The Holocaust & Humanity Center, founded by Holocaust survivors and their families, has been a presence in Cincinnati since 2000 with its educational programs and small museum. It currently has space inside Kenwood’s Rockwern Academy, a Jewish community day school.
It has steadily developed a following — on my recent visit, people slowly but continually arrived to see a traveling exhibit about Anne Frank. Yet, one wouldn’t say the relatively young institution is equal in name recognition with, say, the Cincinnati Museum Center.
But that is on course to soon change. In fact, once the ongoing renovation of Union Terminal is done, the Holocaust & Humanity Center will become part of the Cincinnati Museum Center.
“Visibility is important to us,” says Sarah L. Weiss, executive director of the Holocaust & Humanity Center. “Over the years, people have said to us, ‘You’re a hidden gem.’ We don’t want to be a hidden gem.”
“And there’s an authentic connection between the history of our work and the (new) space,” she continues. “Most of the refugees who came here before the war, and the (Holocaust death camp) survivors who came here after the war, came to Cincinnati by train. So their first steps at rebuilding their lives in our community were at Union Terminal.”
Those numbers of refugees and survivors totaled more than 1,000, she says. Plus, many American soldiers also returned home by train after defeating the Nazis to end World War II. The Nazis were intent on exterminating the Jews of Europe at death camps, and did murder some 6 million.
The Holocaust & Humanity Center has hired Berenbaum-Jacobs Associates and Jack Rouse Associates to design the new 7,500-square-foot exhibit space at the Cincinnati Museum Center. It will be on a lower floor, part of reconfigured space that has held the Cincinnati History Library and Archives and a gallery. The center currently has some 2,000 objects — artifacts and archival material — and is looking for more, especially ones that relate to the stories of local Holocaust survivors and their families.
“We will start the (visitor) experience with an art piece comprised of facsimiles of all the documents needed to come to Cincinnati — the passports and affidavits; for the soldiers, orders or copies of dog tags,” Weiss says.
The gallery telling the story of the Holocaust will use the experiences of the people featured in the exhibit’s beginning, as well as introduce stories of others. It will also put their stories in the context of the larger historical event.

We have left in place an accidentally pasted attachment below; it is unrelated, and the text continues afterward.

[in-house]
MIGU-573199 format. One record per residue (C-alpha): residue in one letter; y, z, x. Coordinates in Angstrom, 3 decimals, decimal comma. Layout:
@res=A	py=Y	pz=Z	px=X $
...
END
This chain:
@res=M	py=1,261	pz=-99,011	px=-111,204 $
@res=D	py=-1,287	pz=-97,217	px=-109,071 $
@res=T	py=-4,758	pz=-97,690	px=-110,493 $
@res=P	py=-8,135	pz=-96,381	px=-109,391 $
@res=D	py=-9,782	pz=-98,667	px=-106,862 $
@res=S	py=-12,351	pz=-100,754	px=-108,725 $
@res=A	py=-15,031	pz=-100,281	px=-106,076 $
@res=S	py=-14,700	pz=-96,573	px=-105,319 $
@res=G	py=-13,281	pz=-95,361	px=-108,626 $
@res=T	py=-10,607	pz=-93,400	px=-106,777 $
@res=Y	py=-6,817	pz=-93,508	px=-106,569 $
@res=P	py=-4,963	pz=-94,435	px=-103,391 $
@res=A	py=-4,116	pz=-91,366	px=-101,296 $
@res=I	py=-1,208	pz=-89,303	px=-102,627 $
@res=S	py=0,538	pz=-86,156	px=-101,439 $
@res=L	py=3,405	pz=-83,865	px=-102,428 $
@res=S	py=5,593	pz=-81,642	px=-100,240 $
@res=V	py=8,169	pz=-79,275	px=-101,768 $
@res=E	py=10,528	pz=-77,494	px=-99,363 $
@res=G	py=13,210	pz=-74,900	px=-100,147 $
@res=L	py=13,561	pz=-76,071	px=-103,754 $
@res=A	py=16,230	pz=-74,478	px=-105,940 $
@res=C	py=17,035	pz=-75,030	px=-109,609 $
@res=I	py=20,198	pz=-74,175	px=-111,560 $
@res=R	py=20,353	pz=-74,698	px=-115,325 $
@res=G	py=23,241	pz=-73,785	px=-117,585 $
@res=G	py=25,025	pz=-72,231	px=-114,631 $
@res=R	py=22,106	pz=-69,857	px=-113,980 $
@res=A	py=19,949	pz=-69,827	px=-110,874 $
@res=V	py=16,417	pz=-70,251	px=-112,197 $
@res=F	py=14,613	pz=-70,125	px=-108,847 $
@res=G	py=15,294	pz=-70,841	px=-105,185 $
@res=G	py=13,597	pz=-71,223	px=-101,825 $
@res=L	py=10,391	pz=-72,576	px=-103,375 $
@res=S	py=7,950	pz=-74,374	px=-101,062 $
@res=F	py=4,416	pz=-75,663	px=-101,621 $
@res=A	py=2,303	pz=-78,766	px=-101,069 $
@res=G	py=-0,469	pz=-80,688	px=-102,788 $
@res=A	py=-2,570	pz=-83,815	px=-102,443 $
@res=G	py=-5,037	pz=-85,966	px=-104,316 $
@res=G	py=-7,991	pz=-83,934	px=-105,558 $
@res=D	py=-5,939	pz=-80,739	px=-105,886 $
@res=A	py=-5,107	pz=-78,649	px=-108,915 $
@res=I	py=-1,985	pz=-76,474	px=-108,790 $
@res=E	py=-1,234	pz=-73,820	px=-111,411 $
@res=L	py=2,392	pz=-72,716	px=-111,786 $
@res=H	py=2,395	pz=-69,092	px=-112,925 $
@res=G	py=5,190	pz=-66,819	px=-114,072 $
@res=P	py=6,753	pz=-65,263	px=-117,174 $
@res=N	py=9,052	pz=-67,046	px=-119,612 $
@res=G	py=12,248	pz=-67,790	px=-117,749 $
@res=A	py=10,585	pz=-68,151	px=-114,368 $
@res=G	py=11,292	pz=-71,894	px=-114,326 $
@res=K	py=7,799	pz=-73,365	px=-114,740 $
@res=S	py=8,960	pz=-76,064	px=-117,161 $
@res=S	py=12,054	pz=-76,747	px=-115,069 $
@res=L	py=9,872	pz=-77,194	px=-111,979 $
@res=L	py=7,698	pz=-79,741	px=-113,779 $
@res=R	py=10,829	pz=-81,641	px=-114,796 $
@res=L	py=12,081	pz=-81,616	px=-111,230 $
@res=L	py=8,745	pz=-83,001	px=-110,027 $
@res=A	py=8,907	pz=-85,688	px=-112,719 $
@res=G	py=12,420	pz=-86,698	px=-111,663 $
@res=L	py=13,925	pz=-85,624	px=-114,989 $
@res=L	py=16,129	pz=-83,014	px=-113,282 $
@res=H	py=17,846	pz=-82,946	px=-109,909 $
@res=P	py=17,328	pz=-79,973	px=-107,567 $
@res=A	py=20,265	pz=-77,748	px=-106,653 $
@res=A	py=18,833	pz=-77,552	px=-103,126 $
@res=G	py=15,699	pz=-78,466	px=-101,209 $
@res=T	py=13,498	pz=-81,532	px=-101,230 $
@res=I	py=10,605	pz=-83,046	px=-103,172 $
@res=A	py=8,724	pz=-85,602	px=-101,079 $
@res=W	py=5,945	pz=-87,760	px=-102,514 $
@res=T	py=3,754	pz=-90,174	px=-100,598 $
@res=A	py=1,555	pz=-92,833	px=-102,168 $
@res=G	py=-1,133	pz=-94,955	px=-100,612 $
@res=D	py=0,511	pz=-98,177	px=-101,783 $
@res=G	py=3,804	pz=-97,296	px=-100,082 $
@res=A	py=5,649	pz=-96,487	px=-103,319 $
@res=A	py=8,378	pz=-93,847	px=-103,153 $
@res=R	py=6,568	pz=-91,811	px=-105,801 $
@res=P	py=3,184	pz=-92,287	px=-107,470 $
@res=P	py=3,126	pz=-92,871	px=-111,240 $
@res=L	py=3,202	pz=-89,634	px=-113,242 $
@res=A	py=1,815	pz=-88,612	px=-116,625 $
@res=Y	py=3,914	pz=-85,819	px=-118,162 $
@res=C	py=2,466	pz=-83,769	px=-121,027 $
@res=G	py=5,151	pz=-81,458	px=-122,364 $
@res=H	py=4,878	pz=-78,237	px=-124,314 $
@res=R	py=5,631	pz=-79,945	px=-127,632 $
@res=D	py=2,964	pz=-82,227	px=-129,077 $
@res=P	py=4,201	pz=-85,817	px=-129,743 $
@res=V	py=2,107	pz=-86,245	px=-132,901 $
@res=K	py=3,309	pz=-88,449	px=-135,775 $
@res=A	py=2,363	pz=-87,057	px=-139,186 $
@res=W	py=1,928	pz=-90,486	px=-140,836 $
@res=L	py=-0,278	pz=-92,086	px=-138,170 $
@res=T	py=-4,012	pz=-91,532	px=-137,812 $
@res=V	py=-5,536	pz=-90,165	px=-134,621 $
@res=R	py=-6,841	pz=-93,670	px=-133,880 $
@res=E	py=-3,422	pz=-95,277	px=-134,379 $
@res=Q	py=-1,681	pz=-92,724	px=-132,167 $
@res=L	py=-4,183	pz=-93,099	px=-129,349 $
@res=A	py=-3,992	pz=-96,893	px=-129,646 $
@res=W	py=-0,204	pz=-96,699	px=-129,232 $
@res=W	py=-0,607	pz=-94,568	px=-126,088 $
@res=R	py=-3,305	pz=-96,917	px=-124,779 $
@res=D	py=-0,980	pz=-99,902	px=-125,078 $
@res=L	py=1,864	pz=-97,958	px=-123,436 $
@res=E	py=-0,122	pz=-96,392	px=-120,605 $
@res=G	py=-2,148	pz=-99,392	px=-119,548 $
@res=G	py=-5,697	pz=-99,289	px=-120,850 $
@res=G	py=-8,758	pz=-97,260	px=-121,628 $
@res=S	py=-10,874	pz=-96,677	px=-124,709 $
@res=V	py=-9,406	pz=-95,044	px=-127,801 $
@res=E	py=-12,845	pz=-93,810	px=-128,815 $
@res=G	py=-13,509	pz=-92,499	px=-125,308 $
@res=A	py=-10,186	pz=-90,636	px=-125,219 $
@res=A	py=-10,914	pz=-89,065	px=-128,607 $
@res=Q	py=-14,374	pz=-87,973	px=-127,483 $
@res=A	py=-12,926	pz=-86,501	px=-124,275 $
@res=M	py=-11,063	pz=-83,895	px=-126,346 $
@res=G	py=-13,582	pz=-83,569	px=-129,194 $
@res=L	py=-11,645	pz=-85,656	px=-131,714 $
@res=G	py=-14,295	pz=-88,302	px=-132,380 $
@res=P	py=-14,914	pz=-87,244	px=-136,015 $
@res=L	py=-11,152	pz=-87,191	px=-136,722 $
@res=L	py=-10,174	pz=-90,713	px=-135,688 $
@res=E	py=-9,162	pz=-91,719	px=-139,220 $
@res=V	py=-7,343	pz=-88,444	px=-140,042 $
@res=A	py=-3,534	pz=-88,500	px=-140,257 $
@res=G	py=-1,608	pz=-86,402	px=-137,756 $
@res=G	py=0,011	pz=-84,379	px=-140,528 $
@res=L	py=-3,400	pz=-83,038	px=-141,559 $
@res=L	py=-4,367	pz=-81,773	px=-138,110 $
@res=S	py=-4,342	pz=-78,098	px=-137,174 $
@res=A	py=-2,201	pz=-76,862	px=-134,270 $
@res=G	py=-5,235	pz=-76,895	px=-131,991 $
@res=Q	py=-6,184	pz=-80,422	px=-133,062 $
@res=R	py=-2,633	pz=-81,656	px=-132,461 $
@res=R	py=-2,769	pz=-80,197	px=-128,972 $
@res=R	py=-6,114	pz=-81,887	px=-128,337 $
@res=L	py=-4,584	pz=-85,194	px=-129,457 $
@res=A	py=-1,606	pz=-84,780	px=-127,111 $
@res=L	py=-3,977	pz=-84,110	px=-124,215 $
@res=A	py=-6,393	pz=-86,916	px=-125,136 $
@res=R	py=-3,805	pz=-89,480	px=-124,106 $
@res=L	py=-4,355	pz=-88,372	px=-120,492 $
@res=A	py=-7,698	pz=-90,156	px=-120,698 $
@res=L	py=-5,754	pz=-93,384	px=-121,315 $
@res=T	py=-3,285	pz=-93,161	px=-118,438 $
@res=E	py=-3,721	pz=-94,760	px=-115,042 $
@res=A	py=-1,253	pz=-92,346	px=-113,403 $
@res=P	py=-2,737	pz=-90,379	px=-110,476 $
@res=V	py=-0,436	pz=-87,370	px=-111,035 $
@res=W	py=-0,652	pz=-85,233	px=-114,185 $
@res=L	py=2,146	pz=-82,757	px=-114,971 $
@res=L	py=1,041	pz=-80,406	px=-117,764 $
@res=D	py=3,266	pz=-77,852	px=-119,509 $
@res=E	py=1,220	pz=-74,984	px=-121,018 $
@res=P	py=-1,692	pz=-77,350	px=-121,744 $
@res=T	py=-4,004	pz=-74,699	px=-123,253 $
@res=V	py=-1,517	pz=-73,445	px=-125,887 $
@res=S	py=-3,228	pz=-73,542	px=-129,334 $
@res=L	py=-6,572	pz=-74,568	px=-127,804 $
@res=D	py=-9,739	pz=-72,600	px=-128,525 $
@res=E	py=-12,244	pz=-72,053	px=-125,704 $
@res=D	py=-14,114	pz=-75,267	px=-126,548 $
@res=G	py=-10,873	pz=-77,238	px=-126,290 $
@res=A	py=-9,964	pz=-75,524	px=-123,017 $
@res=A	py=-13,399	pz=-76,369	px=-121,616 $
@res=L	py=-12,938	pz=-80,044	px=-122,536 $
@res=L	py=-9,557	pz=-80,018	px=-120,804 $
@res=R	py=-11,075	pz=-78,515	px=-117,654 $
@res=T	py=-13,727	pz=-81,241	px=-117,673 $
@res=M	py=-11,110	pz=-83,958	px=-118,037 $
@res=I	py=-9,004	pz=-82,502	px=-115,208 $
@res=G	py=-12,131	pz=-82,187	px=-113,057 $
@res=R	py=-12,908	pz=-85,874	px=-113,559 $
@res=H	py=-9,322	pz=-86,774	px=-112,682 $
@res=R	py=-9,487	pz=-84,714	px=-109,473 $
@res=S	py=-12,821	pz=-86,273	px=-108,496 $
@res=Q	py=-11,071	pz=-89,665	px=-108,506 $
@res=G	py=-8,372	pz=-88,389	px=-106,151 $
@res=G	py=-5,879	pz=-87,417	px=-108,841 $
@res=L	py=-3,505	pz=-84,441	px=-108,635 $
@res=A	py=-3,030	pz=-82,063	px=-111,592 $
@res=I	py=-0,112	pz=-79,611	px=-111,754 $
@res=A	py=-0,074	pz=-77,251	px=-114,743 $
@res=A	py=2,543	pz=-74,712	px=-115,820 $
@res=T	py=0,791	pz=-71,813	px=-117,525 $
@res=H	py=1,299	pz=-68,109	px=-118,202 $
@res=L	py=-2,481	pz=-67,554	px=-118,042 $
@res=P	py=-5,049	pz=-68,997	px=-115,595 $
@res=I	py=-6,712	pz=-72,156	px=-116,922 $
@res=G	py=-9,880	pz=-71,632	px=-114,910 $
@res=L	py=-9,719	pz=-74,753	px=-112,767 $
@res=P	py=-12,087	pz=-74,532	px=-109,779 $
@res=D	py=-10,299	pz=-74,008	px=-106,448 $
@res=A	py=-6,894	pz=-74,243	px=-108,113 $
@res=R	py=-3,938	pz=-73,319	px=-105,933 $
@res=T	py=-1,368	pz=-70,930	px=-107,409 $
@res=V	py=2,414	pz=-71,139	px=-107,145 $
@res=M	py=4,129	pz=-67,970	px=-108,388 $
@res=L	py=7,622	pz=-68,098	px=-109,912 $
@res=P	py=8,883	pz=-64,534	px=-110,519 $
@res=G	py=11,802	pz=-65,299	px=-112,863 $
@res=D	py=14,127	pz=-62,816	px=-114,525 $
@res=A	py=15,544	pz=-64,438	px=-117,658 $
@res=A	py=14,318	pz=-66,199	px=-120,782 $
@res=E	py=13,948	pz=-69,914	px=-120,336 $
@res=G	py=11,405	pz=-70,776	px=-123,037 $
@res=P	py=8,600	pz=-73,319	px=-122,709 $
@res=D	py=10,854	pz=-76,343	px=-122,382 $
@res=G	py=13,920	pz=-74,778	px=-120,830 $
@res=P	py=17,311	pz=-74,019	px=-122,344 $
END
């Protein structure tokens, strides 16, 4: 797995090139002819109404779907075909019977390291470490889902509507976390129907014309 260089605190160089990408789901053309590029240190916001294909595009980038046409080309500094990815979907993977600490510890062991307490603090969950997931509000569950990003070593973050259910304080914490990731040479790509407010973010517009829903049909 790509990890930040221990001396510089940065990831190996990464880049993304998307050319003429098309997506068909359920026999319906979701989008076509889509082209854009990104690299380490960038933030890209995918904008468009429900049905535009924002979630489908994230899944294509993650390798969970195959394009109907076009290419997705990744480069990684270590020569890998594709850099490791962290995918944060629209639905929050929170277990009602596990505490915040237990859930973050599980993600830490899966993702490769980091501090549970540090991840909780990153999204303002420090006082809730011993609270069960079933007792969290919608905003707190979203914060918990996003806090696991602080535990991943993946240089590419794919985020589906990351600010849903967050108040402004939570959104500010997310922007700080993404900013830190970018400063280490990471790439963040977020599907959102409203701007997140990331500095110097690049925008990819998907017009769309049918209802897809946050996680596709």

The second “humanity” gallery will attempt, among other things, to introduce and inspire visitors with stories of “upstanders.” There were bystanders, victims, perpetrators and upstanders, Weiss explains. The latter were “individuals who didn’t go along, who resisted in big or small ways,” she says. “When we pivot to the humanities gallery, (it) will look at how all of us can be upstanders in our own way and in our own communities, using our own talents and skills to work on issues current in our present day.”
Weiss said the center has set a goal of $11 million for the new space, plus $4 million in testamentary commitments for an endowment. To date, it has raised $8.5 million toward the first goal, from individuals and foundations, and $3.5 million toward the second. Donors Nancy and David Wolf have committed $5 million of the overall amount. The center has also requested $500,000 in capital funding from the state.
This month, the Holocaust & Humanity Center is presenting the Violins of Hope concert at Music Hall at 7:30 p.m. on Jan. 23. The eight violins once were played by captive musicians during the Holocaust and subsequently restored by Israeli violin-maker Amnon Weinstein and his son Avshi. (The center brought one of these violins, used at the Auschwitz death camp, to Cincinnati previously.) At Music Hall, they will be played by members of the Cincinnati Symphony Orchestra, Cincinnati Chamber Orchestra and the Ariel Quartet.
“It’s connected to our move,” Weiss says. “It’s just a year from when we’ll open our new museum at our new home in Union Terminal, so it’s the perfect time to bring a major event to the community.”
For more information on the Holocaust & Humanity Center and its upcoming move, or for tickets to Violins of Hope, visit holocaustandhumanity.org.